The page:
New Technology – Jon Rowe

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Trying to predict ahead what new technology will be on offer in 2026 is incredibly hard, and it is easy to be too conservative. Looking back to 2006, ten years ago, we had:

– no iPhones
– no iPads
– no Facebook
– Wikipedia yet to reach domination
– no Twitter
– Blockbuster video rental just past its peak
– Netflix was a DVD rental business: no video streaming

So perhaps in 10 years time there will be again no Facebook or Twitter, iPhones will be replaced by star-trek like communicators, and Wikipedia will be replaced by a natural language enquiry system so that a student could just ask (or even think) a question, and immediately know the answer…..

How to teach students in such an environment? To be honest, I think there will still be a premium on having experienced human beings standing in front of them explaining stuff. I just hope all the marking can be done by robots (

Jon Rowe

6 thoughts on “New Technology – Jon Rowe”

  1. Now there’s a sobering thought…no iPhone 10 years ago. My children (in their 20s) run their lives through their iPhones and I am not far behind on my android. So – predicting the technology of 2026 is something of a challenge – although we can probably bet that a) it won’t go away and b) it will probably get ‘better’. We can probably also agree that face-to-face physically present learning will be a major part of the future. So, I guess we must plan to optimise the blend and the interface between digital and physically present learning. The post on Birmingham Digital is interesting. I think this could be developed further.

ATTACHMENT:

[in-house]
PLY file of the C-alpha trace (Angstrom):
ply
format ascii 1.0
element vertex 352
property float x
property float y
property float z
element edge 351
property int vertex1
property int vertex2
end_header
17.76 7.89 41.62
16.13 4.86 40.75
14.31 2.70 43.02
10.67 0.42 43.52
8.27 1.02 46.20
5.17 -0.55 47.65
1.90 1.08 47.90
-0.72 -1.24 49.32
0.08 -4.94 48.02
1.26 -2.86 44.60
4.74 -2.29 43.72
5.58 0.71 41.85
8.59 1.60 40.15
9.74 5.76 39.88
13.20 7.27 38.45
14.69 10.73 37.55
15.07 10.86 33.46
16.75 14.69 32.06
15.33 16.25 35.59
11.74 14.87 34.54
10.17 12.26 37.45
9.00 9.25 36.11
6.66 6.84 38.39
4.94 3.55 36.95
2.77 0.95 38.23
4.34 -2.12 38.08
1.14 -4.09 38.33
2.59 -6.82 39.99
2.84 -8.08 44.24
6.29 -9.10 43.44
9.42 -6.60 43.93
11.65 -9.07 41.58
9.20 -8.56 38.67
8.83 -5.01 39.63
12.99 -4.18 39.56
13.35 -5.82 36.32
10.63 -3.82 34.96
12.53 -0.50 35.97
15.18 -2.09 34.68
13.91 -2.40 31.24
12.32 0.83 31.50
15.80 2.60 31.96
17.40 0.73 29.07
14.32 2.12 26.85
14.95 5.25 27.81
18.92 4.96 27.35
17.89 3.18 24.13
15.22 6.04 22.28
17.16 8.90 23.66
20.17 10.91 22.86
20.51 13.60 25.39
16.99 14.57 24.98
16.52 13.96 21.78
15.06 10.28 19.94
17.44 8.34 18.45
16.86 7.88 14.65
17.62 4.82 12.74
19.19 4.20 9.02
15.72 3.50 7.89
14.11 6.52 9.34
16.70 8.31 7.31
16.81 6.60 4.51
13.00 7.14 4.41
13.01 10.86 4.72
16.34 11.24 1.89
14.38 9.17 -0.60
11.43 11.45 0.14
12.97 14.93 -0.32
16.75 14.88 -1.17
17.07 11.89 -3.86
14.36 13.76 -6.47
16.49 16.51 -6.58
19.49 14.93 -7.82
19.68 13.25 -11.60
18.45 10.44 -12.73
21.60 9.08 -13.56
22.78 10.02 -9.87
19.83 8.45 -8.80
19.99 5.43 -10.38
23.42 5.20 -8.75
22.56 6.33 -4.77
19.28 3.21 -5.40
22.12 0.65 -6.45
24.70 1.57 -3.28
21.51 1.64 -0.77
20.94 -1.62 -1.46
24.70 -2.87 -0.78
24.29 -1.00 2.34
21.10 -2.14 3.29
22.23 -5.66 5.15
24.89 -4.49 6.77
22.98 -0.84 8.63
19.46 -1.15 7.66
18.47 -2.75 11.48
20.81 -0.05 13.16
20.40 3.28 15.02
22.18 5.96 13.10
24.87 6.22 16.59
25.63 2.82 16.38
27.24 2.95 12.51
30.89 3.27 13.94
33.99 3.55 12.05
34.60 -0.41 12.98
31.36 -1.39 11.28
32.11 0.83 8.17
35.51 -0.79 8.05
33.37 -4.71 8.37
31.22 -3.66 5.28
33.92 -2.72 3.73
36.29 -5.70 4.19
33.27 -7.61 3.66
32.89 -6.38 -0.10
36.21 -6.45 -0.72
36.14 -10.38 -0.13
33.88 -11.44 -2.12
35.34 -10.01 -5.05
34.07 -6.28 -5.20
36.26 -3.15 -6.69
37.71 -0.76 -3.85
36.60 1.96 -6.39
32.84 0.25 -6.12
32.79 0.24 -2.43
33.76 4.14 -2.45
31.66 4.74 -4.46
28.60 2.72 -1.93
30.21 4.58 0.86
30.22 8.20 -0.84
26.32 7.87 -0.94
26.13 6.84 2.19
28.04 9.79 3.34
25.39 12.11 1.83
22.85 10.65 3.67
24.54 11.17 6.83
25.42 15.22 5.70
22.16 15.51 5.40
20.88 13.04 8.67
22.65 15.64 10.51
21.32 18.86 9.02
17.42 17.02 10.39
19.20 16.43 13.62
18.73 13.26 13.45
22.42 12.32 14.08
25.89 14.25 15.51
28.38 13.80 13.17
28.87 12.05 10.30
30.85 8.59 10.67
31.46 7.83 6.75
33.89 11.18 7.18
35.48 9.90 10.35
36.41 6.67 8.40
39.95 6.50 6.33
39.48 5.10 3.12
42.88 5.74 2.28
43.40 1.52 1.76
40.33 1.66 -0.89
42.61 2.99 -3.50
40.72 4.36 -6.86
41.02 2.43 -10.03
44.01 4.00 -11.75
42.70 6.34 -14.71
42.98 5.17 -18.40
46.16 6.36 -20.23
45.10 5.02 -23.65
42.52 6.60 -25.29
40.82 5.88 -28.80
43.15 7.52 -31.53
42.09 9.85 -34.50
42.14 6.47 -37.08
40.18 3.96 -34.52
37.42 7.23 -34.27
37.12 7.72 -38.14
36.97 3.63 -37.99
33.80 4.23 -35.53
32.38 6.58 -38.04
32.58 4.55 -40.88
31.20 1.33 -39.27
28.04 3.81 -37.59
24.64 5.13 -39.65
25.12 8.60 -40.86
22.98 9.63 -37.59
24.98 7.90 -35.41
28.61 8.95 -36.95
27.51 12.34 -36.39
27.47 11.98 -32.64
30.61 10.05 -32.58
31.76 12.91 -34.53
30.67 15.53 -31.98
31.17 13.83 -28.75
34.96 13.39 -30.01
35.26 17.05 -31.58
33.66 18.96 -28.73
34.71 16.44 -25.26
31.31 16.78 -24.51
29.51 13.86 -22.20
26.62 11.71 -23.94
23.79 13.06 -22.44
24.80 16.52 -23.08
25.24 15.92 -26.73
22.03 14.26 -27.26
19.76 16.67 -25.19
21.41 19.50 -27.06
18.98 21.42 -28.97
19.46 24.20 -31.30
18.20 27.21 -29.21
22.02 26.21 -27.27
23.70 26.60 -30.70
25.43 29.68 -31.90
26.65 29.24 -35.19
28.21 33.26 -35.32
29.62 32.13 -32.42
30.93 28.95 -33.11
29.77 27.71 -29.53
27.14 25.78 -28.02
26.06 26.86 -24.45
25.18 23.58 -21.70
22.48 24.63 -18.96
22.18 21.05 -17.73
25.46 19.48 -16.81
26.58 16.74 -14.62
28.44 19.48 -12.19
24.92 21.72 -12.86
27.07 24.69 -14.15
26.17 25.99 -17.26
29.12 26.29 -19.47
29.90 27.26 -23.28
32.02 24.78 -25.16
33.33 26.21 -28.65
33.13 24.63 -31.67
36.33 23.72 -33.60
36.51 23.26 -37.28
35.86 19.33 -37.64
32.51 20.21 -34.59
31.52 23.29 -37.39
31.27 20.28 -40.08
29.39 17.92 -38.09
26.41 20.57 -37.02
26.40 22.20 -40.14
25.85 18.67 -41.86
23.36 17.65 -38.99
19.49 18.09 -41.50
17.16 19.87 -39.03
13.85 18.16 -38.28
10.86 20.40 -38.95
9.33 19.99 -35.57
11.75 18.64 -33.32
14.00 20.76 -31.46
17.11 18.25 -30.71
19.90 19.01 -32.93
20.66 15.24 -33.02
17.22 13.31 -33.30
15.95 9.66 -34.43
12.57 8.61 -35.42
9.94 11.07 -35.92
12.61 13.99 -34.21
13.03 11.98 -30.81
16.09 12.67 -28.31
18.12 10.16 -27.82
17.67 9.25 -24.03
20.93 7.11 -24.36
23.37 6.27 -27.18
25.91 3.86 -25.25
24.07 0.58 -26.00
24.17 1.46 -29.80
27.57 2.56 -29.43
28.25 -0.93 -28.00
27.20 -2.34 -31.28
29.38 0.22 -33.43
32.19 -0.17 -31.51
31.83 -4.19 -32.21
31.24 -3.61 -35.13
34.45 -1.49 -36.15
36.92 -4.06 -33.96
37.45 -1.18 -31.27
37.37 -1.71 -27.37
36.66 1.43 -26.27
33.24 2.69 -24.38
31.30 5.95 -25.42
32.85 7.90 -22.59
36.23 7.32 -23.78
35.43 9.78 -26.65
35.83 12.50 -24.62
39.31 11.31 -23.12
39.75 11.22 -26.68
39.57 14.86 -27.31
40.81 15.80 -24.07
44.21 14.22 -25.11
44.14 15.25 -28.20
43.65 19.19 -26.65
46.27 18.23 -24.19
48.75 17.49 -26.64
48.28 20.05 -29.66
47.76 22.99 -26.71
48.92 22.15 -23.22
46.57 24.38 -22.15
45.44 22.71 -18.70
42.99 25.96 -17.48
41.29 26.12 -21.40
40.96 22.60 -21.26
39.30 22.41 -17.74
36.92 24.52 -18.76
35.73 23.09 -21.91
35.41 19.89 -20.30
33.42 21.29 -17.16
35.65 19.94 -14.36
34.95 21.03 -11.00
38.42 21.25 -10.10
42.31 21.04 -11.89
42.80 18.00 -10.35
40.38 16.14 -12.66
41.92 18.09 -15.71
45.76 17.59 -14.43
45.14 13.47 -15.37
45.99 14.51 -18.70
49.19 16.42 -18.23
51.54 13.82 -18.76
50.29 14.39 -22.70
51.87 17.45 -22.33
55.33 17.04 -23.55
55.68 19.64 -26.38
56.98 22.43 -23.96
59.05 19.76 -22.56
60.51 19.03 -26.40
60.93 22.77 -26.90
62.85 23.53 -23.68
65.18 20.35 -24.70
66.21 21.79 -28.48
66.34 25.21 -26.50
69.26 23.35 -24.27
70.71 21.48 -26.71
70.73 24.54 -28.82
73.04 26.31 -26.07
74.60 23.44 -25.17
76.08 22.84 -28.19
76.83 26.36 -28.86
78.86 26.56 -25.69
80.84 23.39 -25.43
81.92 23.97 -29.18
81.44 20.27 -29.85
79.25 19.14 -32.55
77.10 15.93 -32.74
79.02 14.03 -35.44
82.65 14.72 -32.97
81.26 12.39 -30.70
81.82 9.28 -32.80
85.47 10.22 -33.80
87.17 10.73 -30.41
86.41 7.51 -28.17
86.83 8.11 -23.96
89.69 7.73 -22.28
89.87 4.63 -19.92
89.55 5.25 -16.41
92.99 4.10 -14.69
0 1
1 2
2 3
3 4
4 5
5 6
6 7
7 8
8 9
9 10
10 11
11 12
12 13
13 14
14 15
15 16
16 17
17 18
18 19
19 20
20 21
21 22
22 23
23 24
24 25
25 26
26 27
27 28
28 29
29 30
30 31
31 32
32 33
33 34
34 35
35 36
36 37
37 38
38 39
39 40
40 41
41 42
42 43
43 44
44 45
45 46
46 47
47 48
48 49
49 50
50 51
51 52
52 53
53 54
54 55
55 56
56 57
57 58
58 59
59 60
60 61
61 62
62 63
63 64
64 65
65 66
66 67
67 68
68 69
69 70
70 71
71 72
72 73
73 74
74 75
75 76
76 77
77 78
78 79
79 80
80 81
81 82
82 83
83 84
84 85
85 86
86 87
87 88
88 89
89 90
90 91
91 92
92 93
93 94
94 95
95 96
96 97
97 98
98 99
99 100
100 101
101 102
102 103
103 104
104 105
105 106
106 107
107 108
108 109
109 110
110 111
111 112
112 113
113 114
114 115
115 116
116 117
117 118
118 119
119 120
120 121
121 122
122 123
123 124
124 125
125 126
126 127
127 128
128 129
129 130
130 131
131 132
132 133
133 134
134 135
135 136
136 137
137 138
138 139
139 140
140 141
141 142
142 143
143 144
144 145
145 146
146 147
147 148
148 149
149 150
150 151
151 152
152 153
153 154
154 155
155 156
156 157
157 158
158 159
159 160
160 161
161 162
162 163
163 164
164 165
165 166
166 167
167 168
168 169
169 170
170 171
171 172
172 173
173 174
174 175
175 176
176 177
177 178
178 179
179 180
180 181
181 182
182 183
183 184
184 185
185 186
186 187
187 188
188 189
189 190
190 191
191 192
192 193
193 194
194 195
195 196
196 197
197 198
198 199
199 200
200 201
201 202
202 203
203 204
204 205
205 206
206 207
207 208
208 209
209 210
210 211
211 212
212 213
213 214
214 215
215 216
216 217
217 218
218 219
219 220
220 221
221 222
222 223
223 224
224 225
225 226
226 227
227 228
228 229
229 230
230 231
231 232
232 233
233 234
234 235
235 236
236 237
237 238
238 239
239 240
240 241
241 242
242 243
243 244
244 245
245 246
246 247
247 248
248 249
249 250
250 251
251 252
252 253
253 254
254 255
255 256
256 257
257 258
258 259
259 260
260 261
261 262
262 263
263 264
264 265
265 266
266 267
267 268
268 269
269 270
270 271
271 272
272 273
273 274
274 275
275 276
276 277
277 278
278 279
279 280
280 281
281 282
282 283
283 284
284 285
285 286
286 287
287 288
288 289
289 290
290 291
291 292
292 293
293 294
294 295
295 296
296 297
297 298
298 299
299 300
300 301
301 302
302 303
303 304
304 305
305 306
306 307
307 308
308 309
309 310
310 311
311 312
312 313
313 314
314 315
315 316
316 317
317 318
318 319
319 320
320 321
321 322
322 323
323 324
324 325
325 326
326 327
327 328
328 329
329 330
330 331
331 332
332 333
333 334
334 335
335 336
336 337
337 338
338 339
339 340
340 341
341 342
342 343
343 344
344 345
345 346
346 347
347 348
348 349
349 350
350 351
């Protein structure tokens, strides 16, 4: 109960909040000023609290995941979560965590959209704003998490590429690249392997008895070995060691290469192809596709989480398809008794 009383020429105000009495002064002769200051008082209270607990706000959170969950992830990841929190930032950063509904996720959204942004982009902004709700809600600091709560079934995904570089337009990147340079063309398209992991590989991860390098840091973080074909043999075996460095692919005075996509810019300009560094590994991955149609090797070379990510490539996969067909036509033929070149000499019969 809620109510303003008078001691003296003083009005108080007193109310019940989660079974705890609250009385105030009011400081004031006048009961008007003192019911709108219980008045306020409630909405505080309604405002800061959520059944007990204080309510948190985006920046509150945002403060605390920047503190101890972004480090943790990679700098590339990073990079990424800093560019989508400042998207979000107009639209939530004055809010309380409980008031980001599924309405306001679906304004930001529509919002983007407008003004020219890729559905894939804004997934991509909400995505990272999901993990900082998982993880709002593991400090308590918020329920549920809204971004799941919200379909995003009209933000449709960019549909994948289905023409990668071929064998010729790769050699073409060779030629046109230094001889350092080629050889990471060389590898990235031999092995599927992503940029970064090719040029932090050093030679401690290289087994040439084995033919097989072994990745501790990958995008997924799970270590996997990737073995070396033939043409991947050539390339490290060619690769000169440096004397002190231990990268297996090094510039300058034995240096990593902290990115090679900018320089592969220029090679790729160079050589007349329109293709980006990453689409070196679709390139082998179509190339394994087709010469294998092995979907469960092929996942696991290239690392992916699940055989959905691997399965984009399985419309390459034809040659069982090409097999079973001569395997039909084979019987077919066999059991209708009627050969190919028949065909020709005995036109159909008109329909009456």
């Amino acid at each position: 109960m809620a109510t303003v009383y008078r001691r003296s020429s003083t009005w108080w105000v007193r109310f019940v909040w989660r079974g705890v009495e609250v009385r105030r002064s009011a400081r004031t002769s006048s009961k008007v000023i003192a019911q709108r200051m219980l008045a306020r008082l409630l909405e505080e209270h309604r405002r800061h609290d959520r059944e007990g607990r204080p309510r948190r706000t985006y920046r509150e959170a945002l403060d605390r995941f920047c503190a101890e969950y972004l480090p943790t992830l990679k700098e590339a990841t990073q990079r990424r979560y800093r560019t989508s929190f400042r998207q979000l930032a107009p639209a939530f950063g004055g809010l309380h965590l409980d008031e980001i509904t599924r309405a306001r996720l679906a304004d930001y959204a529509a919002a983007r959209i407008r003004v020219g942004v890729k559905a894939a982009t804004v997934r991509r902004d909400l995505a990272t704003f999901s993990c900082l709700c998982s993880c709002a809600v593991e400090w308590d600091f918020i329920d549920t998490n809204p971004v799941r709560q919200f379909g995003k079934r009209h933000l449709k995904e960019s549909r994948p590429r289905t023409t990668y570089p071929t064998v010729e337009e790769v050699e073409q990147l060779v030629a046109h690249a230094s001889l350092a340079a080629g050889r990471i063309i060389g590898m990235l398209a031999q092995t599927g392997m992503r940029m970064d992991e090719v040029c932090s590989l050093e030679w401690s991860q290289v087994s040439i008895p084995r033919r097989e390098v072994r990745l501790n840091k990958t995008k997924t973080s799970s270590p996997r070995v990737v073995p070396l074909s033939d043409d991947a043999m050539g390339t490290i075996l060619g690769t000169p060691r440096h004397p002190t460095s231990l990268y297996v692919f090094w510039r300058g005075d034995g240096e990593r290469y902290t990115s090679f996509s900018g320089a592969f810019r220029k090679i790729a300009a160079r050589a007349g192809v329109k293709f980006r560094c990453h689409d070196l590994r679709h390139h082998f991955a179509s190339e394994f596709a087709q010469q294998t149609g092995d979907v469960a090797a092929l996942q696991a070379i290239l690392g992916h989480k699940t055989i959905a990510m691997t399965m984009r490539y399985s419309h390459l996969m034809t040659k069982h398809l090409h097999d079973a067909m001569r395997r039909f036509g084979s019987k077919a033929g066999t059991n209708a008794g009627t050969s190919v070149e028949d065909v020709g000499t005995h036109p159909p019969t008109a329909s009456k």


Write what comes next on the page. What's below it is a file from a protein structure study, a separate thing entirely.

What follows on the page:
2. I think that one thing that we can be assured of, is that information will be available through technology even quicker than it is now and in even more varied ways. What does this mean for us needing students to remember ‘facts’ in assessments or recall key research articles. Might the 3 hour sitting exam die due to the ability of being able to access information quickly? Instead might we look to assess the use and application of information to address real world and theoretical problems in a multiple day window? Might the classroom of the future be one where we pose problems and students access information instantaneously to solve these problems and our role becomes guiding this process with a focus on the rigor of the interpretation and application of information, or facilitating their understanding of it.

    1. So – the key question seems to be – to what extent will students in 2026 need to be able to memorise ‘facts’? If this skill moves even lower in the order of learning prioritie – how should we change our asessment? It seems to me that we are in something of a transition zone on this one right now but the direction of travel seems to be becoming clearer?

  3. ‘Facts’ (or alternative facts) are increasingly available as described in the posts above. We no longer need to cram facts into students as technology provides them with an instant external device (WiFi permitting). We do however need to help them:
    a) triage those facts
    b) use them.
    That’s what employers want and that’s what makes education and research fun. As Kathy says assessing facts is easy, the challenge is efficient and discriminating assessment of their use.

  4. Technology is obviously going to be important in the future. Technology might even be such that students don’t even need to memorize facts. What seems to be important is that students understand facts, that they understand how to use facts, and that they understand how to extrapolate facts to create new understanding.
    Recently my 13 year son asked me a question about calculating infinite sums. I tried to give him a relatively intuitive discussion of convergence, and he seemed to understand what I was talking about. Meanwhile, my 9 year son was giggling. When I asked why I was told that the answer to any question can be found using Google. This is a very, very scary concept. I am not convinced that technology can guarantee understanding.

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